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Frequently Asked Questions

P.O. Box 207
Pluckemin, N.J.

Hope Fernicola, M.A., CCC-SLP
Certified Orofacial Myologist
Specializing in Orofacial Myofunctional Disorders
Member, International Association of Orofacial Myology


For the consumer, orofacial myofunctional disorders present as a unique set of symptoms that encompass feeding, swallowing, craniofacial development, breathing, speech disorders, dental alignment, and the relationship of intraoral anatomical spaces to the tongue and teeth. So though you may be taking you or your child to "speech" or "seeing the speech pathologist" the therapeutic modality is very different from "traditional" interventions.

Orofacial Myofunctional Therapy often includes exercises and neuromuscular re-education of the oral and facial muscles, promoting positive growth patterns and eliminating noxious oral habits. Therapy is individualized based on the recommendations of the orthodontist and assessment by the Orofacial Myologist. Exercises typically are used to correct tongue and lip resting posture as well as to develop correct chewing and swallowing patterns and promote nasal breathing. For patients with scleroderma, therapy generally will focus on increasing range of motion to maintain or achieve function for oral hygiene; maintaining patency of the lips for oral containment, as well as strength and mobility of the tongue and cheeks for functional chewing and swallowing.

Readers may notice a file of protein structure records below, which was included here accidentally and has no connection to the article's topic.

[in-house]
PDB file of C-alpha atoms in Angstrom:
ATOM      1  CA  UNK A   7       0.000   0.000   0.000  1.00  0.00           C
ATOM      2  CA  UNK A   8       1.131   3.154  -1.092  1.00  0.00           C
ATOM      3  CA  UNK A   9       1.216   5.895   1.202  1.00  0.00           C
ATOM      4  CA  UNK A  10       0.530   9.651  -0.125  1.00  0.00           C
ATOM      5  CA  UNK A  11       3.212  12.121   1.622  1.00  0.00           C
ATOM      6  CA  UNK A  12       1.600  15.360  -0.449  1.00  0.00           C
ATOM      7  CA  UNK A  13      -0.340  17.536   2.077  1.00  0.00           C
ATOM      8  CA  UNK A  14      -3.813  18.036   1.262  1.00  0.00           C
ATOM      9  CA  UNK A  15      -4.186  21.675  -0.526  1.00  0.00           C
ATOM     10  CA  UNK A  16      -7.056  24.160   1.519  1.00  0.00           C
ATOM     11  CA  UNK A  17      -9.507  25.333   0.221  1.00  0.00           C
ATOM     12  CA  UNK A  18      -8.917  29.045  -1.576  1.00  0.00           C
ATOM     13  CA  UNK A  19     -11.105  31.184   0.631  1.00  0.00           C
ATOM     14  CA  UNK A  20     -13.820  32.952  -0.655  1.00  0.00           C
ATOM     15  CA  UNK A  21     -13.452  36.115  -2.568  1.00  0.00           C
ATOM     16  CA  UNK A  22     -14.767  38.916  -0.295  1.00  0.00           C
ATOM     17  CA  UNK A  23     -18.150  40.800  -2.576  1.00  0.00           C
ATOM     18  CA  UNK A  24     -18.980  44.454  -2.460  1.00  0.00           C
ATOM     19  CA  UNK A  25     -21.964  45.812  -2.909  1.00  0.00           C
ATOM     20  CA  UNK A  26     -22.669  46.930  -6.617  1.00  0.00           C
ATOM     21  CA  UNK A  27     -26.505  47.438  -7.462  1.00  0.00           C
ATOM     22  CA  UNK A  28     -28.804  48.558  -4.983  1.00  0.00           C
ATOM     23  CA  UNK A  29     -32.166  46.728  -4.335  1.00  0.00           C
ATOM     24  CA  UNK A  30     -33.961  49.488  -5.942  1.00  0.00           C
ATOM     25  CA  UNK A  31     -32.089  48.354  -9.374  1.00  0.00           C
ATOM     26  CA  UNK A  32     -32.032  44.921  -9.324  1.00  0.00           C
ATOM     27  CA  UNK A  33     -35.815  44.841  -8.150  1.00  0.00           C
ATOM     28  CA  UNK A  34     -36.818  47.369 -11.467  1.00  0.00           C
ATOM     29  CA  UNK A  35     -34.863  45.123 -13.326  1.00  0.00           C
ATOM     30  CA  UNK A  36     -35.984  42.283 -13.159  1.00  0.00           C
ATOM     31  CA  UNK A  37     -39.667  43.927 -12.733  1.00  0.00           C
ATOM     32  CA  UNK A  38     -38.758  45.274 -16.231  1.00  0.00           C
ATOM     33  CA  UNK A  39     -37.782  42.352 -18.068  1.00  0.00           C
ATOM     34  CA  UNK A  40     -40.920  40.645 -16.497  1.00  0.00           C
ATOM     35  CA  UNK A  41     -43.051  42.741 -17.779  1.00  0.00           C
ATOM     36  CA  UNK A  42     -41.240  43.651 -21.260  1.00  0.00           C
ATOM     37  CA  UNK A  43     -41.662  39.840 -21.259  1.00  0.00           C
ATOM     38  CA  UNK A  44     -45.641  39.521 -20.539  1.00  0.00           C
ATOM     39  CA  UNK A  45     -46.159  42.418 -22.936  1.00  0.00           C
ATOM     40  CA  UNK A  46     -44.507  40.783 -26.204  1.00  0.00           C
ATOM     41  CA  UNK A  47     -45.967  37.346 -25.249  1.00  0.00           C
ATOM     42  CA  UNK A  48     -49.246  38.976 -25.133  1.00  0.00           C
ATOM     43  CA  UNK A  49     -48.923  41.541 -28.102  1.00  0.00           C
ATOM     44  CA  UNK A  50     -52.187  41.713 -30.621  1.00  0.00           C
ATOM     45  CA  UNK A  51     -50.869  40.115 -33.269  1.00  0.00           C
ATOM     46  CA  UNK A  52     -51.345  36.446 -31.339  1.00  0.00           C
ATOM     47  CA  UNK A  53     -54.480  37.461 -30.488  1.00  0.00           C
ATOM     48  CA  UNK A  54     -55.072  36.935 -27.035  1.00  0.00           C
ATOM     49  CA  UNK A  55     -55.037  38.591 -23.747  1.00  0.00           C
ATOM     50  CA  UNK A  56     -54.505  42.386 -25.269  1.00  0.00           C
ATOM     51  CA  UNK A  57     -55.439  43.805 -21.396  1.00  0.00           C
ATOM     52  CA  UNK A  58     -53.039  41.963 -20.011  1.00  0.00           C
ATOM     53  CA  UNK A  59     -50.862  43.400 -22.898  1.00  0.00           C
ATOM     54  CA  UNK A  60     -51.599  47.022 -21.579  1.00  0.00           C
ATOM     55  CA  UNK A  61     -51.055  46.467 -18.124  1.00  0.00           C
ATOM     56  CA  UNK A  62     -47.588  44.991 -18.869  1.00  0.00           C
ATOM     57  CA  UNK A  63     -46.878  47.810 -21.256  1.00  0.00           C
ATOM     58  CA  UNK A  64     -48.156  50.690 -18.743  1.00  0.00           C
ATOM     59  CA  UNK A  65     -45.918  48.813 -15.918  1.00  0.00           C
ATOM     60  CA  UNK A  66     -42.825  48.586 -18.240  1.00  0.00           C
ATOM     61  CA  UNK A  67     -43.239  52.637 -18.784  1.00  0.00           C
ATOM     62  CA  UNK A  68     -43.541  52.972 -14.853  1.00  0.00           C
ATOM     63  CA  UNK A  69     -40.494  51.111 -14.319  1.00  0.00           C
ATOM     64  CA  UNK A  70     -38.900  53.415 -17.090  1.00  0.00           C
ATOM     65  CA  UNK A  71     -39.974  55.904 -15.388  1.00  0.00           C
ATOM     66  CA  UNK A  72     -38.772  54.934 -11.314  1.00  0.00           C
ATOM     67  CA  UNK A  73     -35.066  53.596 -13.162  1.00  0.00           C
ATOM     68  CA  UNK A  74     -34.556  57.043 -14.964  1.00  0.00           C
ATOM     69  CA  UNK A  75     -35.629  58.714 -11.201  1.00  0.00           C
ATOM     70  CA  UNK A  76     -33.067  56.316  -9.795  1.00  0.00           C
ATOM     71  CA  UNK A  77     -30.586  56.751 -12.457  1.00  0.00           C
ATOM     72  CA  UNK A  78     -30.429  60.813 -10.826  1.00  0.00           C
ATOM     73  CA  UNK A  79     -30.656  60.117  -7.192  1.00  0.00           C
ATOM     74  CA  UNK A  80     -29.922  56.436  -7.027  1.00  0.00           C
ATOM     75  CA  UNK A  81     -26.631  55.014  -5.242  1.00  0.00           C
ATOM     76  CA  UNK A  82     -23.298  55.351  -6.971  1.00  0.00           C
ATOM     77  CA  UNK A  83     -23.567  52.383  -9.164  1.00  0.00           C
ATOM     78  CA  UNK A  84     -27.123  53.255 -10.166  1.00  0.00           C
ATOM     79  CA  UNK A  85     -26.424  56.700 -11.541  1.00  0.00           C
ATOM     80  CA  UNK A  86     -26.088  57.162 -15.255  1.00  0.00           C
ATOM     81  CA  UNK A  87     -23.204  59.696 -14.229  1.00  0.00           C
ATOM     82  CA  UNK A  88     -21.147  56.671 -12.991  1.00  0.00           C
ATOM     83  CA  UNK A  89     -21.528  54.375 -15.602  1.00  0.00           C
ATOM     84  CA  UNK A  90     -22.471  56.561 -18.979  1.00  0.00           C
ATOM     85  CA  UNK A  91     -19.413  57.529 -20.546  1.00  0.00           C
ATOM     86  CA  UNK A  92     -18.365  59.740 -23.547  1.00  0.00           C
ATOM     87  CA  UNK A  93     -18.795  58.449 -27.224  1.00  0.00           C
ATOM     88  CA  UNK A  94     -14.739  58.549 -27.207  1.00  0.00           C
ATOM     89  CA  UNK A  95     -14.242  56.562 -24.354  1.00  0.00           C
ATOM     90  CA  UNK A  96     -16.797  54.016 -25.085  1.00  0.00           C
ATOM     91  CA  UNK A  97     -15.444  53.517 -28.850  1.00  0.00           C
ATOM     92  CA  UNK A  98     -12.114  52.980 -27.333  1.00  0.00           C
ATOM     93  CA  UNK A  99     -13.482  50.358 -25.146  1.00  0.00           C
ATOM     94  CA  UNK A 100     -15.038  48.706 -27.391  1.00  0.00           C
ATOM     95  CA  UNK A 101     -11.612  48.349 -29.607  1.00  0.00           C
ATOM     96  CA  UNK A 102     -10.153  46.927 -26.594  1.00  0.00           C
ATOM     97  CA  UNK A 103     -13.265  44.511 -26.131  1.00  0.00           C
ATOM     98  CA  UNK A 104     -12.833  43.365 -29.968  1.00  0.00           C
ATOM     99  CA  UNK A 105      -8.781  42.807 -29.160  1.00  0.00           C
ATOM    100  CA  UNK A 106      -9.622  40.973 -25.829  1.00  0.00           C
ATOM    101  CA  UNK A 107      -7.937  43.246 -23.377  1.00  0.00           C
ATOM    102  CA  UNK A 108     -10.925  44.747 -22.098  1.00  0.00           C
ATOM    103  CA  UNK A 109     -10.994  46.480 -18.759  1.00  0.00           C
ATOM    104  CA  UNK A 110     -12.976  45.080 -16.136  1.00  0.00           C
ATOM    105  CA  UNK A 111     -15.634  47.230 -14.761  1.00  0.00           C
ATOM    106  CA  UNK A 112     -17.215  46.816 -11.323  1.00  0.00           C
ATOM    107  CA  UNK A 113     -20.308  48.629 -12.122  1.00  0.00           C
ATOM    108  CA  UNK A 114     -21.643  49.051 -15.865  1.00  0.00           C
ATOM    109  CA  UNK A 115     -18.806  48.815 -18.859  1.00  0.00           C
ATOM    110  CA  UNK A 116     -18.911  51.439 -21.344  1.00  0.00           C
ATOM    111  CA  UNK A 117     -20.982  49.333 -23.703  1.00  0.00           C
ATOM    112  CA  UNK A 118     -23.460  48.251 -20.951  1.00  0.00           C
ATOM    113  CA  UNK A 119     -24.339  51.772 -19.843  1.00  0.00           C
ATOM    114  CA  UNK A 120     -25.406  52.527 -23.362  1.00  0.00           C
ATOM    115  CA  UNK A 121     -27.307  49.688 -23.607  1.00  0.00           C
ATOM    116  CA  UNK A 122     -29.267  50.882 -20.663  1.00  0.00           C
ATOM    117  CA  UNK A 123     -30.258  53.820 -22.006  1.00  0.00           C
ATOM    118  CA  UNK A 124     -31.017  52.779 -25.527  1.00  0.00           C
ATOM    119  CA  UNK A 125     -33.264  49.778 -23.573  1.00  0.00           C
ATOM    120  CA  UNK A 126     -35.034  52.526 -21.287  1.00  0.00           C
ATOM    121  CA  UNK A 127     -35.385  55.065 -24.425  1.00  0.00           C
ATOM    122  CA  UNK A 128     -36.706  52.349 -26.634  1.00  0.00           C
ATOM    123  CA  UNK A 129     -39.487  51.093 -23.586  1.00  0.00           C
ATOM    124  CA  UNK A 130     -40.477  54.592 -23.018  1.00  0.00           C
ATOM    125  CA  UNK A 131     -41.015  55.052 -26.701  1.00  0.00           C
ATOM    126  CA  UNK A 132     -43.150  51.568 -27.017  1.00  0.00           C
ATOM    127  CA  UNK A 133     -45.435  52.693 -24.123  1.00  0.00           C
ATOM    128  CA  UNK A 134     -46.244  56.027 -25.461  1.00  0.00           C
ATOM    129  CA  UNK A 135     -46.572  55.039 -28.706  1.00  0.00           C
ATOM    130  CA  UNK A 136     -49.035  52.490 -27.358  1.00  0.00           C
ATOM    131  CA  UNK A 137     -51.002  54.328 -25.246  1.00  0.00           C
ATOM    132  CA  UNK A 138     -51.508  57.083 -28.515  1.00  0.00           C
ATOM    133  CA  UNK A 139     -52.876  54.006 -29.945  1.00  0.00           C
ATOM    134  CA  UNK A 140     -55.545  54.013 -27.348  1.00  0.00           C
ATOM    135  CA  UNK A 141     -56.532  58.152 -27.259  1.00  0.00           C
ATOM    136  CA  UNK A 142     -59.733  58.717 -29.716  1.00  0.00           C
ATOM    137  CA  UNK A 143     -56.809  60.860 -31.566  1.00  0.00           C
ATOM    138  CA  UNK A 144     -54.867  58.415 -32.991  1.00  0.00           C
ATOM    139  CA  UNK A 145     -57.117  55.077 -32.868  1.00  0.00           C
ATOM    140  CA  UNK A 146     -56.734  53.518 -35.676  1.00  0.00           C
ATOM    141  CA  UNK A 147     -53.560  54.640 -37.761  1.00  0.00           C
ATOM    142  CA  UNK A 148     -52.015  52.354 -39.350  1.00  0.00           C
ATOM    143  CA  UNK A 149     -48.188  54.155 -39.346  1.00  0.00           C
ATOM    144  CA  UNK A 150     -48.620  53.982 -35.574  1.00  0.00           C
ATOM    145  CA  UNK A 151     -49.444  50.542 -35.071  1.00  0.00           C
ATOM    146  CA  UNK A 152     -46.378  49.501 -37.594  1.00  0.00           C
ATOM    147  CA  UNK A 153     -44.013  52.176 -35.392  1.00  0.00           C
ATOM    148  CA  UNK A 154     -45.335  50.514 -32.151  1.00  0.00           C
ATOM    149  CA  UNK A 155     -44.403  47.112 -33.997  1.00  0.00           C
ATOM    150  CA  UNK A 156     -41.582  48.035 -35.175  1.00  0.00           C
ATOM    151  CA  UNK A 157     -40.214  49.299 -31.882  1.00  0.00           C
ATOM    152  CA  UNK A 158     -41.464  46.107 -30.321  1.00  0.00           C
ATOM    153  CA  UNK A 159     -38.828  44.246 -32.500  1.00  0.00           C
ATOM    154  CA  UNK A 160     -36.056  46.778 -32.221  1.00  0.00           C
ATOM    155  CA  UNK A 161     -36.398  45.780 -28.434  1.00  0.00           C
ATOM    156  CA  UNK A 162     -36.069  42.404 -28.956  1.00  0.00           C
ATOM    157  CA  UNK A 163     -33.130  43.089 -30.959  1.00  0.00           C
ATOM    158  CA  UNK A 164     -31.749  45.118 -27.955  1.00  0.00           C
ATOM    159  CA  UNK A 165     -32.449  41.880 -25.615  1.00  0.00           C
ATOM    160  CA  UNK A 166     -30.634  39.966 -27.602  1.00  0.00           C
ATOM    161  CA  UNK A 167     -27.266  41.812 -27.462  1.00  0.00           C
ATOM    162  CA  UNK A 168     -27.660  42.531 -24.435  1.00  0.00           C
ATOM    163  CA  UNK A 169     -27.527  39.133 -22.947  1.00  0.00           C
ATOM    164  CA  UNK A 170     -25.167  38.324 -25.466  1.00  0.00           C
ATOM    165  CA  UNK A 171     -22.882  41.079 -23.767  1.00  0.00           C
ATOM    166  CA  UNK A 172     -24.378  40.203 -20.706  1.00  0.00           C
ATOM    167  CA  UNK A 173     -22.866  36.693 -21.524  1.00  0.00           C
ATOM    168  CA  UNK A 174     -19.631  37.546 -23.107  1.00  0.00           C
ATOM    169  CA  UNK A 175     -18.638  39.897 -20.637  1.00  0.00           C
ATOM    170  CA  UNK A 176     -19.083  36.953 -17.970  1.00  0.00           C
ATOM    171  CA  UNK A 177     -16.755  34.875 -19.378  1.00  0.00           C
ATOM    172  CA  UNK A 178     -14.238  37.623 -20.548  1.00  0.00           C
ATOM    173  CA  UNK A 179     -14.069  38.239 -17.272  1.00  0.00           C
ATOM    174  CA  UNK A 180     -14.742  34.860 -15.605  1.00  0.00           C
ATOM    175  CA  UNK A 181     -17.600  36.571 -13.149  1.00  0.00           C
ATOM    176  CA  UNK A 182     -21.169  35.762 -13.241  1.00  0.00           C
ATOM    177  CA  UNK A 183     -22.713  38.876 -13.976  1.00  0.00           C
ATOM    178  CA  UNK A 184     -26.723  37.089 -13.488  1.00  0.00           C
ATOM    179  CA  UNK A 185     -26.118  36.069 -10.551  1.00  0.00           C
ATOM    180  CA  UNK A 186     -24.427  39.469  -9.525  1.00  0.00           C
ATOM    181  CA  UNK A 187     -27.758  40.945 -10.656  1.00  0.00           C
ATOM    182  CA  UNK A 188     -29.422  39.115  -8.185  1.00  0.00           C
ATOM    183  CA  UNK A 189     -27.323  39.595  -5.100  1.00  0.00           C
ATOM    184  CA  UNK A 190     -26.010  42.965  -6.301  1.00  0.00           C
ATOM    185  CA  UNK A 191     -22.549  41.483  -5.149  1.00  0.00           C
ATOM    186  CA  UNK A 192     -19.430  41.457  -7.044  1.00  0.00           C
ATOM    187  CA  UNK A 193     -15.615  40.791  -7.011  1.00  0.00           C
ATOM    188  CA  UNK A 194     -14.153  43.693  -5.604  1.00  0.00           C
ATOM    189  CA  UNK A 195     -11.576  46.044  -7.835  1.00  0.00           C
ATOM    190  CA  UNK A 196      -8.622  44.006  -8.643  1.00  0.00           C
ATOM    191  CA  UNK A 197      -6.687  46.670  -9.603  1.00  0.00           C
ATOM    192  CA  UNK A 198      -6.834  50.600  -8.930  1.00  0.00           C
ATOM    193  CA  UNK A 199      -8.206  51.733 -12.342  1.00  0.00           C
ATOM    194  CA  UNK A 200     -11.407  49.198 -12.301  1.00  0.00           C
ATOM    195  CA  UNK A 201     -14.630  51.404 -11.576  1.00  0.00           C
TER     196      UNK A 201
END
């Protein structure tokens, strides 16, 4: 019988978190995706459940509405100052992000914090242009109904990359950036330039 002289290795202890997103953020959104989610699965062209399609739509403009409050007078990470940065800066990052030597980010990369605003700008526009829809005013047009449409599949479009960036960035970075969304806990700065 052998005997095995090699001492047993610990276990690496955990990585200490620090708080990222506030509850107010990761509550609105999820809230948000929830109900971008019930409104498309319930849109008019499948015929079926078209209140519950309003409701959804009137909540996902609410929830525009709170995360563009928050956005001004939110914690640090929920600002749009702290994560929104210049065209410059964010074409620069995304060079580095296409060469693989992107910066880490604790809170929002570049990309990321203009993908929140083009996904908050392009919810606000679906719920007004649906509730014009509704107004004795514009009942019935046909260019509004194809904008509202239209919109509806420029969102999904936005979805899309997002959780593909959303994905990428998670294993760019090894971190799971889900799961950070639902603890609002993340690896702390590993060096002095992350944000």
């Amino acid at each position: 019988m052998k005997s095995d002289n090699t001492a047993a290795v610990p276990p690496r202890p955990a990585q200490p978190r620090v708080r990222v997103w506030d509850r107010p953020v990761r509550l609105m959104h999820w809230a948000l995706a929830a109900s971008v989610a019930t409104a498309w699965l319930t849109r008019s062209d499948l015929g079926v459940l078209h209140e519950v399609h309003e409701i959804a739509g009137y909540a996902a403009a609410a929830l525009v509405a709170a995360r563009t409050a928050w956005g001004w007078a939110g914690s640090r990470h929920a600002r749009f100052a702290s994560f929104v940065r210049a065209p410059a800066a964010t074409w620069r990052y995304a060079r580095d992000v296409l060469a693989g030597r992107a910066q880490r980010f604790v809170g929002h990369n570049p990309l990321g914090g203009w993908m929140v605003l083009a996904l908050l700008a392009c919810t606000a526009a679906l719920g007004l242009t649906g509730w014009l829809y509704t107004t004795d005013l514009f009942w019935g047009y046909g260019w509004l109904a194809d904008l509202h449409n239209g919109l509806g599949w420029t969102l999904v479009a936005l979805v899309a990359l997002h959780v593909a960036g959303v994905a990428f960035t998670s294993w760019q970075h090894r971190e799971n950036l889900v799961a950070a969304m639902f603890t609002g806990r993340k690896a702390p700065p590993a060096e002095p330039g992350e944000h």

The practice of orofacial myology includes the evaluation and treatment of:

  • Detrimental orofacial habits such as thumb and digit sucking
  • Problems related to imbalances between lips, tongue, jaw and respiratory system
  • Abnormal neuromuscular responses associated with inappropriate chewing and swallowing
  • Identification of obstructed breathing patterns that may interfere with achieving and maintaining an appropriate resting position.
  • Swallowing patterns which may be associated with malocclusions such as tongue thrust

The goals of orofacial myofunctional therapy are to establish correct resting postures of the tongue and lips and to create an environment where normal processes of growth and development can occur. And to ensure adequate function for activities of daily living.

For more information on orofacial myofunctional disorders, please visit the IAOM website at www.iaom.com, or the ASHA website at www.asha.org.